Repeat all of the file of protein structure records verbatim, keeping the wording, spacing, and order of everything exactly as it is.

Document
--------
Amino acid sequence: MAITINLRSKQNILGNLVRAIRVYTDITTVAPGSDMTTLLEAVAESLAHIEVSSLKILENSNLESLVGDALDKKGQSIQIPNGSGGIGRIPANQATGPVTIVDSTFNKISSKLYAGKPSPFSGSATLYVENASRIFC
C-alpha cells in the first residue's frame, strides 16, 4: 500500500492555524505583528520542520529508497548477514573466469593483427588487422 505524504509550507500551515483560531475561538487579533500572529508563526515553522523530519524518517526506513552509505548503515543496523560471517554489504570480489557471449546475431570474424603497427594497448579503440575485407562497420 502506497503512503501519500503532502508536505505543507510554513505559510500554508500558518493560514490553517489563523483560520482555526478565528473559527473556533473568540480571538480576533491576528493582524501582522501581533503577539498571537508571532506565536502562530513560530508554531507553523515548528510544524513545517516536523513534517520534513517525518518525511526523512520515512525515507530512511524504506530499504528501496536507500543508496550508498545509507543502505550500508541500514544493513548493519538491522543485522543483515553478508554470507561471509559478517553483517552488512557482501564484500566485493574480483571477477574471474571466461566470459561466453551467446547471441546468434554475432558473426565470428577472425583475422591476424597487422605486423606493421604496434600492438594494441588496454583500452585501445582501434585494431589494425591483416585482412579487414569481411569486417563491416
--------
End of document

Amino acid sequence: MAITINLRSKQNILGNLVRAIRVYTDITTVAPGSDMTTLLEAVAESLAHIEVSSLKILENSNLESLVGDALDKKGQSIQIPNGSGGIGRIPANQATGPVTIVDSTFNKISSKLYAGKPSPFSGSATLYVENASRIFC
C-alpha cells in the first residue's frame, strides 16, 4: 500500500492555524505583528520542520529508497548477514573466469593483427588487422 505524504509550507500551515483560531475561538487579533500572529508563526515553522523530519524518517526506513552509505548503515543496523560471517554489504570480489557471449546475431570474424603497427594497448579503440575485407562497420 502506497503512503501519500503532502508536505505543507510554513505559510500554508500558518493560514490553517489563523483560520482555526478565528473559527473556533473568540480571538480576533491576528493582524501582522501581533503577539498571537508571532506565536502562530513560530508554531507553523515548528510544524513545517516536523513534517520534513517525518518525511526523512520515512525515507530512511524504506530499504528501496536507500543508496550508498545509507543502505550500508541500514544493513548493519538491522543485522543483515553478508554470507561471509559478517553483517552488512557482501564484500566485493574480483571477477574471474571466461566470459561466453551467446547471441546468434554475432558473426565470428577472425583475422591476424597487422605486423606493421604496434600492438594494441588496454583500452585501445582501434585494431589494425591483416585482412579487414569481411569486417563491416